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GERS isn’t perfect but is a timely wake-up call

Terry MurdenTaken at face value, the report published yesterday on Scotland’s revenue and spending should tell the Holyrood government exactly what it doesn’t want to hear: that Scotland lacks the means to support itself as an independent nation.

Finance Secretary Derek Mackay clung to the rising revenue figure to promote Scotland’s growing economy as evidence that the data was heading in the right direction.

Everyone outside the SNP was pointing to the higher cost per head spent on public services and the stubbornly high deficit which, if sustained, would erode any chance of Scotland rejoining the EU.

Yet the GERS figures do not in themselves kill the case for independence. As Graeme Roy of the Fraser of Allander Institute points out, the data is a balance sheet based on the current constitutional settlement rather than a projection of what might be.

That said, the Growth Commission, which was supposed to give the independence campaign a lift, offers few outstanding arguments to back it and indeed leans towards the realities of the GERS findings.

Understandably the opposition parties have seized on the GERS document to urge the First Minister to drop the calls for independence referendum, arguing that the figures reveal the extent to which Scotland remains dependent on the UK. The figures show a UK deficit substantially lower and heading for surplus.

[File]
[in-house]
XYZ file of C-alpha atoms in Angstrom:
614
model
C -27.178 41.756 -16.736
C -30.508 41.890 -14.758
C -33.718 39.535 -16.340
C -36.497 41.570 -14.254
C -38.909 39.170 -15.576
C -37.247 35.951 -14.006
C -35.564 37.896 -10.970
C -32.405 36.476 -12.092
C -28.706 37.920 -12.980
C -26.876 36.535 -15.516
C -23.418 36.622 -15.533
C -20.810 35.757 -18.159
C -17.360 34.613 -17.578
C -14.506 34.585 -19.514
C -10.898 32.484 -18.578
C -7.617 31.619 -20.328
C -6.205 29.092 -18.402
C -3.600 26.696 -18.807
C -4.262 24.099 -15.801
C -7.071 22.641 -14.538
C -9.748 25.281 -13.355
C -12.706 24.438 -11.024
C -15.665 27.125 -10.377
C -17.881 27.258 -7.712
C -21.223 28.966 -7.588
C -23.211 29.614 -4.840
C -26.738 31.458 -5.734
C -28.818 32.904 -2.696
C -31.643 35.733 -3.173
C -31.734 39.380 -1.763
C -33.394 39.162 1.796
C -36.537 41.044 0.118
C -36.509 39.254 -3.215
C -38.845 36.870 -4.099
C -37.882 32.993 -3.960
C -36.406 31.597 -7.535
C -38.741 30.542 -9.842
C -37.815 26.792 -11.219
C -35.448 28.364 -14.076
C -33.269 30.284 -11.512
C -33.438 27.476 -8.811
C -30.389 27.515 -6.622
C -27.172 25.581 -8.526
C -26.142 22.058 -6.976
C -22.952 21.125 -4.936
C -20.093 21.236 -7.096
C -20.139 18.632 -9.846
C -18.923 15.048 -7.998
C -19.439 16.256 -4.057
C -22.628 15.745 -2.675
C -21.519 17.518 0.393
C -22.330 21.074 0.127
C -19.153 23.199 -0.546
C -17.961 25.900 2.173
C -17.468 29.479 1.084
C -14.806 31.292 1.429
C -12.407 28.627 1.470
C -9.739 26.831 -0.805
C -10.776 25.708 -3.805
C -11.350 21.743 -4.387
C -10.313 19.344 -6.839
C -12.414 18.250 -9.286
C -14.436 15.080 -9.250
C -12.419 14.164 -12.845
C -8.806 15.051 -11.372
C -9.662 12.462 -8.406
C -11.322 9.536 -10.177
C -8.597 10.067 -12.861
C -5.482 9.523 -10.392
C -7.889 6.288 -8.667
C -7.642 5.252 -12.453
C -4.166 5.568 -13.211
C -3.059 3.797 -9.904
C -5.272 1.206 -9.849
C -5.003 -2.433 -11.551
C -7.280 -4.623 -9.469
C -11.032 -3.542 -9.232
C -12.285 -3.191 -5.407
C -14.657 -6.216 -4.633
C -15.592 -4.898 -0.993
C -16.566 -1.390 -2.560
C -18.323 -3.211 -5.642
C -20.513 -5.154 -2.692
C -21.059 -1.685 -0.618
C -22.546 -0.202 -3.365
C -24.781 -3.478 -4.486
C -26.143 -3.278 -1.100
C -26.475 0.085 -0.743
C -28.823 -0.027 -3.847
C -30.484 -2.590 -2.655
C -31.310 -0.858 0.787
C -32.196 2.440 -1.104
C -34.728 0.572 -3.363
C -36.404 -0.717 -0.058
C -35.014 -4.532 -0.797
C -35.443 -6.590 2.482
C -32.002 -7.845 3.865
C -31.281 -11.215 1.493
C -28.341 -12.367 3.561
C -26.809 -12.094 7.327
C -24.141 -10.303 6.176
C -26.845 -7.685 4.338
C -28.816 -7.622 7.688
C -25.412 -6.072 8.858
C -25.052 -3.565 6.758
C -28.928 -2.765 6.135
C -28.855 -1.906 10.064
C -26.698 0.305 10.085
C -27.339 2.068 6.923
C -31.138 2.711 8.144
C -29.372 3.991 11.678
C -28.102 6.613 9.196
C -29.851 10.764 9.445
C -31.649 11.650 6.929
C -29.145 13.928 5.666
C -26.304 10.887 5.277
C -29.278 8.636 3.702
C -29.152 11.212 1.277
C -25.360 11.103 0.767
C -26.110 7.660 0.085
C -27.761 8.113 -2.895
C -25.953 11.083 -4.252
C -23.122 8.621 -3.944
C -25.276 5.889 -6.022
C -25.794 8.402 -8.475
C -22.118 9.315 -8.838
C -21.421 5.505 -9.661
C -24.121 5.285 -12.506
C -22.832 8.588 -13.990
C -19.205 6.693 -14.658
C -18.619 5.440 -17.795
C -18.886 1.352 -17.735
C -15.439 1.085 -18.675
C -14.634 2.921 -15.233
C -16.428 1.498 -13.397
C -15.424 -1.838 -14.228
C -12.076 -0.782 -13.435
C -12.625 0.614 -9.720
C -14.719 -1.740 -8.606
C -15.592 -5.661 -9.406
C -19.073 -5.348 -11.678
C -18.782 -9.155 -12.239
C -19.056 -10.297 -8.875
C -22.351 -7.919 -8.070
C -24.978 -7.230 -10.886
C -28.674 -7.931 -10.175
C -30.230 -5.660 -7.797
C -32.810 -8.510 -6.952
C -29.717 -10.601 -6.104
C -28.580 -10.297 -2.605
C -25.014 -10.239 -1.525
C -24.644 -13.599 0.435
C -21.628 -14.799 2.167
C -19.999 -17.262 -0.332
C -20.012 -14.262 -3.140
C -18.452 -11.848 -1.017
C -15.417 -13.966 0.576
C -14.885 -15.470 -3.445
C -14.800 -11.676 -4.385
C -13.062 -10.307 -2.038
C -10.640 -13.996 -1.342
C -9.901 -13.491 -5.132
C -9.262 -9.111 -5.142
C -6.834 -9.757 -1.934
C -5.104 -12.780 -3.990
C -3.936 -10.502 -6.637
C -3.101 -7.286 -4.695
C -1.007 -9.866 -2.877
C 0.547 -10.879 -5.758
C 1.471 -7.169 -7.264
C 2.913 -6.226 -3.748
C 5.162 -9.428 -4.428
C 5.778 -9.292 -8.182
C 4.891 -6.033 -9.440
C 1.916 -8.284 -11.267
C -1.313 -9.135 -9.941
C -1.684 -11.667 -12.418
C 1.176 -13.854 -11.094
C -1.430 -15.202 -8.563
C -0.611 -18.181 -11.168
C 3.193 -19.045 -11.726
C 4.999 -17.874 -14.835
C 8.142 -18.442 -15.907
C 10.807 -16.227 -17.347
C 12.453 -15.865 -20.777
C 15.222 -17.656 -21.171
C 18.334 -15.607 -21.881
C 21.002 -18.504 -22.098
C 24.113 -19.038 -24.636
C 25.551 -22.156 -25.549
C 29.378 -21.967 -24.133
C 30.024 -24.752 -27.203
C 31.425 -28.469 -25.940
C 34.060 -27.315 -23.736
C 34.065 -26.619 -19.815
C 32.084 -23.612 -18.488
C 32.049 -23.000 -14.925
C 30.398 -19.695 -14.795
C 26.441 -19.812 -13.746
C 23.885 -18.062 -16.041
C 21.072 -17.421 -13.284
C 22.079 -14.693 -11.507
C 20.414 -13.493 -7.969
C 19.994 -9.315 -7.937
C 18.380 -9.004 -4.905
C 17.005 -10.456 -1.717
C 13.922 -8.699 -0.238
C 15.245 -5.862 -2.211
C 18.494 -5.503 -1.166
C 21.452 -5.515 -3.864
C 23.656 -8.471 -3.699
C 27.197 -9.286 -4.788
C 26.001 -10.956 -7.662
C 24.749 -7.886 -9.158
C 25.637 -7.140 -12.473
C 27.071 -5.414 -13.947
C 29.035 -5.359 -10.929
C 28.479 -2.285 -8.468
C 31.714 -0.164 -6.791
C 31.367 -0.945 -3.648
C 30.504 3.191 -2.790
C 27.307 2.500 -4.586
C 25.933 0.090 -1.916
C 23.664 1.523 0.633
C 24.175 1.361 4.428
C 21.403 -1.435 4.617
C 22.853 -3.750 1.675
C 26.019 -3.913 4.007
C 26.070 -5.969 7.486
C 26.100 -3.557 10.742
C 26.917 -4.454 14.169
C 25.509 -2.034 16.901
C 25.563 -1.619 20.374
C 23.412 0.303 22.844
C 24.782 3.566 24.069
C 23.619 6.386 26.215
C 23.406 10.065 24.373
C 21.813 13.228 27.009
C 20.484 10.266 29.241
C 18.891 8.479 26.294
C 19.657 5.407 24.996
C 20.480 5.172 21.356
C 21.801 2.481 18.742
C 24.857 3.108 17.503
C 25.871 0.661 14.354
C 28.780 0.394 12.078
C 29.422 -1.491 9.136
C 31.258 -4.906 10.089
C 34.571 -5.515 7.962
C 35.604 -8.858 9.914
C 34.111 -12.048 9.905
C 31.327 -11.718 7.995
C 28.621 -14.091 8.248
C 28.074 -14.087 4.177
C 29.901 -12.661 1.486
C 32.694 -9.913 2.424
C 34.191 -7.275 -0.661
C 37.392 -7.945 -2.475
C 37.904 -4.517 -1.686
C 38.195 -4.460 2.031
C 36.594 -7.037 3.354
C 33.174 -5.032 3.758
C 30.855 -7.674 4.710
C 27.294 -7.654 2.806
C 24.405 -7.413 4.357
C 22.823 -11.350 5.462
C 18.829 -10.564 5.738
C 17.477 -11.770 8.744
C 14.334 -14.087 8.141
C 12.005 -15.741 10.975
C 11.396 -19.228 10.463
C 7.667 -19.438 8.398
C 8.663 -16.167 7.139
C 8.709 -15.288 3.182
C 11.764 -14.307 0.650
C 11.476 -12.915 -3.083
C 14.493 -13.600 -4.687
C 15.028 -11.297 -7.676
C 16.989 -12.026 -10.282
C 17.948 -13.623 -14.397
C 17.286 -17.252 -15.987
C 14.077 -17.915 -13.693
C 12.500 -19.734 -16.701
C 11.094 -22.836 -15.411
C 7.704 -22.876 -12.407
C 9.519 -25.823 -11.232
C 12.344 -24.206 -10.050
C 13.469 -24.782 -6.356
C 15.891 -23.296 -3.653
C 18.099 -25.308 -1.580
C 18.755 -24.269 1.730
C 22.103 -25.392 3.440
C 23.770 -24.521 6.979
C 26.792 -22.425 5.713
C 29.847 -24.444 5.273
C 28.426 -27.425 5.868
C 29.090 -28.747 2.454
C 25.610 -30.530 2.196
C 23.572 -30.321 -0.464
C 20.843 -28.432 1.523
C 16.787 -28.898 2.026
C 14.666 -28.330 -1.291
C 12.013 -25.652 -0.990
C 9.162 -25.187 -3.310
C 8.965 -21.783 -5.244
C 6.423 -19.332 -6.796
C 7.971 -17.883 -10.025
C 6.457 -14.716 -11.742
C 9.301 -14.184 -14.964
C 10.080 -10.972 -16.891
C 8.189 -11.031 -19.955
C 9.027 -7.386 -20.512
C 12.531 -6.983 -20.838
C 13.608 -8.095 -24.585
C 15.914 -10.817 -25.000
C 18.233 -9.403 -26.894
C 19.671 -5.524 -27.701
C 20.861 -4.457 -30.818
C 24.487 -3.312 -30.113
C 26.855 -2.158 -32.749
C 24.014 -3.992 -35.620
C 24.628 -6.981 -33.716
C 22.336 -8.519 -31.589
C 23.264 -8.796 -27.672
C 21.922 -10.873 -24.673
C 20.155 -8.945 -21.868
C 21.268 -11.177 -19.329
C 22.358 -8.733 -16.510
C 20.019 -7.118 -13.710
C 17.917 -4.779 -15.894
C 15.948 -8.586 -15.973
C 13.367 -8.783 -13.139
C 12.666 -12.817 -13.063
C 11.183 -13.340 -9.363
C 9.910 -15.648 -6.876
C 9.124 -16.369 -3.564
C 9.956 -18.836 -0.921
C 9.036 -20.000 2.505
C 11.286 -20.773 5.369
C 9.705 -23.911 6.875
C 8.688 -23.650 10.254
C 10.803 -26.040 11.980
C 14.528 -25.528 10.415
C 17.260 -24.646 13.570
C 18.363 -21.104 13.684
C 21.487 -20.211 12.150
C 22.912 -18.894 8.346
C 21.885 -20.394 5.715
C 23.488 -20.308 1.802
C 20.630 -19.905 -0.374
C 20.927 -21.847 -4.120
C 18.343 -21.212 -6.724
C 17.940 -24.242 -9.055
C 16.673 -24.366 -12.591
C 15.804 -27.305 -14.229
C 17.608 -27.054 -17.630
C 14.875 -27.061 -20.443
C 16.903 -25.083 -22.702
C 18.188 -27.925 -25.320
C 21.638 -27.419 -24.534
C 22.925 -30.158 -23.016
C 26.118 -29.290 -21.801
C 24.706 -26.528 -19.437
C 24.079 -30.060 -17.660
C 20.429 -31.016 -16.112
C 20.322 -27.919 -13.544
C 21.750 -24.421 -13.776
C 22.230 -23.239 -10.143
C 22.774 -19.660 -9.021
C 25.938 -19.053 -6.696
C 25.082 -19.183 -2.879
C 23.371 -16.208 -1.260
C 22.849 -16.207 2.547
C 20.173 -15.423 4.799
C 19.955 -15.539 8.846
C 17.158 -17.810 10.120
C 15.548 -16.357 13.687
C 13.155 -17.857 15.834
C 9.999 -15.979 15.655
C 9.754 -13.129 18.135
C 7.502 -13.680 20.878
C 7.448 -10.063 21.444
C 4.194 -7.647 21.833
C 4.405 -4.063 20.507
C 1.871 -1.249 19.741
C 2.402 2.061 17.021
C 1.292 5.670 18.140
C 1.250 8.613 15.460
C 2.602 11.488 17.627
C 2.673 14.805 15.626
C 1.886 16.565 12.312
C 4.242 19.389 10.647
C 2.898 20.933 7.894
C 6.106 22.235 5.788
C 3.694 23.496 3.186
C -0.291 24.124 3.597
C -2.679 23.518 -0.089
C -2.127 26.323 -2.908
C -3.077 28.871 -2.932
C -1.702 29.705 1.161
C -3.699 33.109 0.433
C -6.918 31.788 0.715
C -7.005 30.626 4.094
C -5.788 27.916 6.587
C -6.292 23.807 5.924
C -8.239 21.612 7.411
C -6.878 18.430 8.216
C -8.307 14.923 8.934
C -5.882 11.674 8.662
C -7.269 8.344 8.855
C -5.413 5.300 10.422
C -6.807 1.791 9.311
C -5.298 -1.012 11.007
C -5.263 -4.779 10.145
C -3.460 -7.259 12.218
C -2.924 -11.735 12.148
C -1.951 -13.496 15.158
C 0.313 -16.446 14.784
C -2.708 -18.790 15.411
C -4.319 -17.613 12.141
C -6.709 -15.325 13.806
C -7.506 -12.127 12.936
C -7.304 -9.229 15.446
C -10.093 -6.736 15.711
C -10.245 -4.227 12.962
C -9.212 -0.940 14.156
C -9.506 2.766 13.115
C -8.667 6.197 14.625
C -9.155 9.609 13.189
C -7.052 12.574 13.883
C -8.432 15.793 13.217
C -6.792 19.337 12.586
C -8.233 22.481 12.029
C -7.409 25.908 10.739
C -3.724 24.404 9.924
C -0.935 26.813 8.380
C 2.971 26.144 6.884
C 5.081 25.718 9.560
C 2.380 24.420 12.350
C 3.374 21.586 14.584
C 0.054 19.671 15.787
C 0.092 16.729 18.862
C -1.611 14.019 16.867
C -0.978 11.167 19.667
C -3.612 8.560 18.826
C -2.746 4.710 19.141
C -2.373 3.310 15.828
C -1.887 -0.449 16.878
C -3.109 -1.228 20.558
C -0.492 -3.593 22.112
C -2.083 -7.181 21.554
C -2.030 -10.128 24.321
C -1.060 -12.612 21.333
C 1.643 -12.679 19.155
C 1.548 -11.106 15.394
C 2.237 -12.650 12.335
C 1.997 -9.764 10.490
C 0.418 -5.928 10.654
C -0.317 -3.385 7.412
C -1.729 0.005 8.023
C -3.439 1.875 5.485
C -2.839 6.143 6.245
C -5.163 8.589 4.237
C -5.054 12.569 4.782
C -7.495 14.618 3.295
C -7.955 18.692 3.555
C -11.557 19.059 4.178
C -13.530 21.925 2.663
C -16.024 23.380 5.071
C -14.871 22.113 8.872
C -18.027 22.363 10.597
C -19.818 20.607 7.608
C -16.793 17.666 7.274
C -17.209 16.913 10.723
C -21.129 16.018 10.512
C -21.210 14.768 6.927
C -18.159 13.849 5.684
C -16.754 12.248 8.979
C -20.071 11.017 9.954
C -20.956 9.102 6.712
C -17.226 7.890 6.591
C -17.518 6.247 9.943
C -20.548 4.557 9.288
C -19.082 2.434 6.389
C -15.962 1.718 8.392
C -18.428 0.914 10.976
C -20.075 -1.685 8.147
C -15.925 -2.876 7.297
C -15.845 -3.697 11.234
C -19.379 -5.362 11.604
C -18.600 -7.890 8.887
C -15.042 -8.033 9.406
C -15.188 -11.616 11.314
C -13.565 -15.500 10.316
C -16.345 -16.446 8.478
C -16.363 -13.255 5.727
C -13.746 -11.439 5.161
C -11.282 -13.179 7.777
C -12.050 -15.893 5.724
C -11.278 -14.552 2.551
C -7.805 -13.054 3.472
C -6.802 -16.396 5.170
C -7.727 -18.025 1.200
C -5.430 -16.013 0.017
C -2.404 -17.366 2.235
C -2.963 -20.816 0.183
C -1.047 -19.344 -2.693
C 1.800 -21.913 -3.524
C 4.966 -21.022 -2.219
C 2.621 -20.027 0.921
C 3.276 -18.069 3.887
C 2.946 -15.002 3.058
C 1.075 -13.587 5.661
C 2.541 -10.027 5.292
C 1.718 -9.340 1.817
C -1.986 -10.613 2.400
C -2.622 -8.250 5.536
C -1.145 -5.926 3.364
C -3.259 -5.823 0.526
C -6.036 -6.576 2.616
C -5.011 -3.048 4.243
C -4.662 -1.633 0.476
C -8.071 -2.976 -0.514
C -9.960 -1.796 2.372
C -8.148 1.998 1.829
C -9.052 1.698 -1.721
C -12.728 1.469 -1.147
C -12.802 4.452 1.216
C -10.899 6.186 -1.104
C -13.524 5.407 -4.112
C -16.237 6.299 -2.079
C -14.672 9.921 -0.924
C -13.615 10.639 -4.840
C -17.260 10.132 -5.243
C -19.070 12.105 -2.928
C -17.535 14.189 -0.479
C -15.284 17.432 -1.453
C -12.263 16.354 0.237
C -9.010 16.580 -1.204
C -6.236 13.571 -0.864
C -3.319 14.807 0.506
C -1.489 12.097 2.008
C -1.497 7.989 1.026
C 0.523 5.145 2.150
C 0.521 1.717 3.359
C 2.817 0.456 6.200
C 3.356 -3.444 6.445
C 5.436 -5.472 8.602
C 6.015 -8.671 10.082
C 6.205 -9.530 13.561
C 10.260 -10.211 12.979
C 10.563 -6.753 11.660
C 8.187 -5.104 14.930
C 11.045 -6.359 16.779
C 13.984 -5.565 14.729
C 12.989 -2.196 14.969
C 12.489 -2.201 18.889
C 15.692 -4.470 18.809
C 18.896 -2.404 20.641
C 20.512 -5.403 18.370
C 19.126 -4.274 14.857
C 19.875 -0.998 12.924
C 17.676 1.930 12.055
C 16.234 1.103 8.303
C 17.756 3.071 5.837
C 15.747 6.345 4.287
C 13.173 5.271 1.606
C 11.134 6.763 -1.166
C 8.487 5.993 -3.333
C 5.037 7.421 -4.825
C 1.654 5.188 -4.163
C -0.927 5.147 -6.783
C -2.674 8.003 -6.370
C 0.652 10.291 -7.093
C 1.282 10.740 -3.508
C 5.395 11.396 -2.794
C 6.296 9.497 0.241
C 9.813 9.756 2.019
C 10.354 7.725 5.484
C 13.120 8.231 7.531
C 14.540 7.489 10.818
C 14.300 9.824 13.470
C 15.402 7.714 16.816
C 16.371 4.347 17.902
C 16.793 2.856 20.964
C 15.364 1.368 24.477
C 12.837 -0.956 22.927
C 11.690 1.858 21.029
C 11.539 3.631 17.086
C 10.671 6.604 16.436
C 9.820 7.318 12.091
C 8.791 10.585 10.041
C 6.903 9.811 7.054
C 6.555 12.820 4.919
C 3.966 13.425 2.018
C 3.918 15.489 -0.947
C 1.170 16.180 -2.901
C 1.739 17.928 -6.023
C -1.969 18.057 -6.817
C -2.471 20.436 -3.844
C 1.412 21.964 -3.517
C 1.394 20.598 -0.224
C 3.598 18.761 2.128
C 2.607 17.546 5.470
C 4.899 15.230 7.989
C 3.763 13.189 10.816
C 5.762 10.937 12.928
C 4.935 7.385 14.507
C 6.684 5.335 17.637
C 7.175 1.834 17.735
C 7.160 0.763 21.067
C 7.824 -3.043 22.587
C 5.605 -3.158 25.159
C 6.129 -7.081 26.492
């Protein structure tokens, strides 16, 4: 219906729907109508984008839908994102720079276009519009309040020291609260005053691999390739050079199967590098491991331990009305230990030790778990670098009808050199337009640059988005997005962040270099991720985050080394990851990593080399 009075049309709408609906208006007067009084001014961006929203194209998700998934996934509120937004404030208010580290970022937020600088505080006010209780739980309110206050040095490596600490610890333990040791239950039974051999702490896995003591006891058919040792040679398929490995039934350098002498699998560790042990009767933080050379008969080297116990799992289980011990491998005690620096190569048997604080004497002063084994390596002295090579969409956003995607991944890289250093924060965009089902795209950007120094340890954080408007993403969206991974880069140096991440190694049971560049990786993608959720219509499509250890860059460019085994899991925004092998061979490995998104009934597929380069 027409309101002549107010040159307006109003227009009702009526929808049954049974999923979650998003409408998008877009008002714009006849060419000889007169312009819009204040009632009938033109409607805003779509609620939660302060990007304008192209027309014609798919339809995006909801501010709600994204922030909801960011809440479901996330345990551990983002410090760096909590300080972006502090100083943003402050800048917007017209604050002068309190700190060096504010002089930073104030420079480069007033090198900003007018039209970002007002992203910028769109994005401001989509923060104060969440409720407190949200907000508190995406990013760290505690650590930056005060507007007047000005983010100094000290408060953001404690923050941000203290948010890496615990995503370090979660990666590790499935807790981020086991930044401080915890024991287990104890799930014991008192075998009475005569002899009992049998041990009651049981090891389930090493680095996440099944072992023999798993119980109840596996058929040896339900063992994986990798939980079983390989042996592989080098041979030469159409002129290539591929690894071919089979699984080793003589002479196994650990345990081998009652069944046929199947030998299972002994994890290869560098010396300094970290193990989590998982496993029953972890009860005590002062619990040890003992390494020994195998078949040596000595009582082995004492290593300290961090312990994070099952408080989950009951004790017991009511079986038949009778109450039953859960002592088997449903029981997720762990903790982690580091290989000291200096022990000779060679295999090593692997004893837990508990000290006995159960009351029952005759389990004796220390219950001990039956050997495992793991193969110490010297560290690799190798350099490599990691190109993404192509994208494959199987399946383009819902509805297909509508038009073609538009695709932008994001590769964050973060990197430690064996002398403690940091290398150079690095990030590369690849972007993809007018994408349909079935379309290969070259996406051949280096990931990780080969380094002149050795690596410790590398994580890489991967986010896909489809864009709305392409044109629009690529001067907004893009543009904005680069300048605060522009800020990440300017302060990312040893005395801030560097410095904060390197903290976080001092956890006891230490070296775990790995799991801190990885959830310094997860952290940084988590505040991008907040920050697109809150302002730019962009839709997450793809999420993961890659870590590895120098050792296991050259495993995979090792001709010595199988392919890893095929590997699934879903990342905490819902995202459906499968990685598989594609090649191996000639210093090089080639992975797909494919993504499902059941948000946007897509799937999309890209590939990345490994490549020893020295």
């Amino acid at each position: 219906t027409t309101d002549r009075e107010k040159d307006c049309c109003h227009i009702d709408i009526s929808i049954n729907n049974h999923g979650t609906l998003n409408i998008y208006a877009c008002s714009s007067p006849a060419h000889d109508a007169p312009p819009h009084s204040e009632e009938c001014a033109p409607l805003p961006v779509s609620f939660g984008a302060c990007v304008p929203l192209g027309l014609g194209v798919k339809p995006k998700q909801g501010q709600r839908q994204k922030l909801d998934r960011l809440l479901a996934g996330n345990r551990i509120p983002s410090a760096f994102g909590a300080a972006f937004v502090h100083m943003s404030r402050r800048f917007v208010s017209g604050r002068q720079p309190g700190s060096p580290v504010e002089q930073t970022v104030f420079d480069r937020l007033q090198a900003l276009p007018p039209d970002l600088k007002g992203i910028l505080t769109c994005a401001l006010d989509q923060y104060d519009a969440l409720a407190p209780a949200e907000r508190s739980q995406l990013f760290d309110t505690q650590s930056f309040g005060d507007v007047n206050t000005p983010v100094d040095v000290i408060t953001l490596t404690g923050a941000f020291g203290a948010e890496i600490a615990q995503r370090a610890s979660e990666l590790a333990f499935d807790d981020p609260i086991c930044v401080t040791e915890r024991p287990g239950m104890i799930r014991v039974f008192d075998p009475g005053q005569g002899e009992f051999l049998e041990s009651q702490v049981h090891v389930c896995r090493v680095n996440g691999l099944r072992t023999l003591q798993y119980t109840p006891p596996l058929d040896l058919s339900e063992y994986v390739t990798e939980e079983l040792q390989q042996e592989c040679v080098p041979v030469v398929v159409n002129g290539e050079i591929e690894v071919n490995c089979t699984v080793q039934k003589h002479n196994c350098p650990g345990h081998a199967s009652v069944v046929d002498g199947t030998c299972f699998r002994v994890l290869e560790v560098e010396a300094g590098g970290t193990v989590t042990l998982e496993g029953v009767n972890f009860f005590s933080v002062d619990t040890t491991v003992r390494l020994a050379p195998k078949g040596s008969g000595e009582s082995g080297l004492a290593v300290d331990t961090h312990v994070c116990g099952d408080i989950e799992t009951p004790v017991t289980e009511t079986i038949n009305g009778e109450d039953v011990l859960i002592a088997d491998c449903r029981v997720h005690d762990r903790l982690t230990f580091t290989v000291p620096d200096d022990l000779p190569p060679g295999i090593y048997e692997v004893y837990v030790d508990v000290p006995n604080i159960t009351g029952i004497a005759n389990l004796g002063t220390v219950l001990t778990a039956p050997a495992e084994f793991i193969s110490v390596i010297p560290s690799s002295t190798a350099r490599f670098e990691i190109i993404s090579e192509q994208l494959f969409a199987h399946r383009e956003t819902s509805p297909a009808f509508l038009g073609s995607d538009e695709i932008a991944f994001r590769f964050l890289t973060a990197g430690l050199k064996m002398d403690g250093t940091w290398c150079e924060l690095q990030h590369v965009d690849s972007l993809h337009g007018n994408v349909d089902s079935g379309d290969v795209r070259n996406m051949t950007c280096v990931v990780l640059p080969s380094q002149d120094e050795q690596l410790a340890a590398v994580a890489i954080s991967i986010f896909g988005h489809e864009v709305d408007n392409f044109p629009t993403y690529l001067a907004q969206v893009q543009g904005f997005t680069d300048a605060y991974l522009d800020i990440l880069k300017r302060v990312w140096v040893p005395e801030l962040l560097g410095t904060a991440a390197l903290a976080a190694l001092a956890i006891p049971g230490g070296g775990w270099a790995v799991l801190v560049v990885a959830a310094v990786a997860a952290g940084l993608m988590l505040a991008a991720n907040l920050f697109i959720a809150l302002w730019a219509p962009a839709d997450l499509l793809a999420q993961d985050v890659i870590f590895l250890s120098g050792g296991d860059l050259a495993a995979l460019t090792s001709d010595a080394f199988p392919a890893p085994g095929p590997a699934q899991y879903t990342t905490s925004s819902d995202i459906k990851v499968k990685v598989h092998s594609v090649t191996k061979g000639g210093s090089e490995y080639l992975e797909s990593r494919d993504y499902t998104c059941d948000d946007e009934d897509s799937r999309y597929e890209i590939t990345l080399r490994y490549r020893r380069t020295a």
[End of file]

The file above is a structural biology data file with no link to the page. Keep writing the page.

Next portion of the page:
One big weakness in this argument is that GERS provides a set of figures which some believe are not truly representative of this so-called gap. The UK figure is hugely influenced by the robust south east economy which brings the deficit down, when other regional economies such as Wales and the north east of England will be closer to the Scottish figure.

Some may say that this ‘reliance’ on London and the south east – the so-called union dividend – is precisely why keeping the UK intact helps us all, from Brechin to Brighton.

Mr Mackay and Ms Sturgeon say the opposition has failed to offer any alternative to stimulating the Scottish economy which shows few signs of diverting from its low-growth trend.

But nor is this a case for going it alone. If Scotland is to maintain its current standard of living in the absence of self-induced growth then it has to draw on the riches provided elsewhere.

While Labour calls for higher public spending and higher taxes, it must also be accompanied by a clampdown on spending as the only solution to getting the economy anywhere close to living within its means and ensuring it remains competitive.






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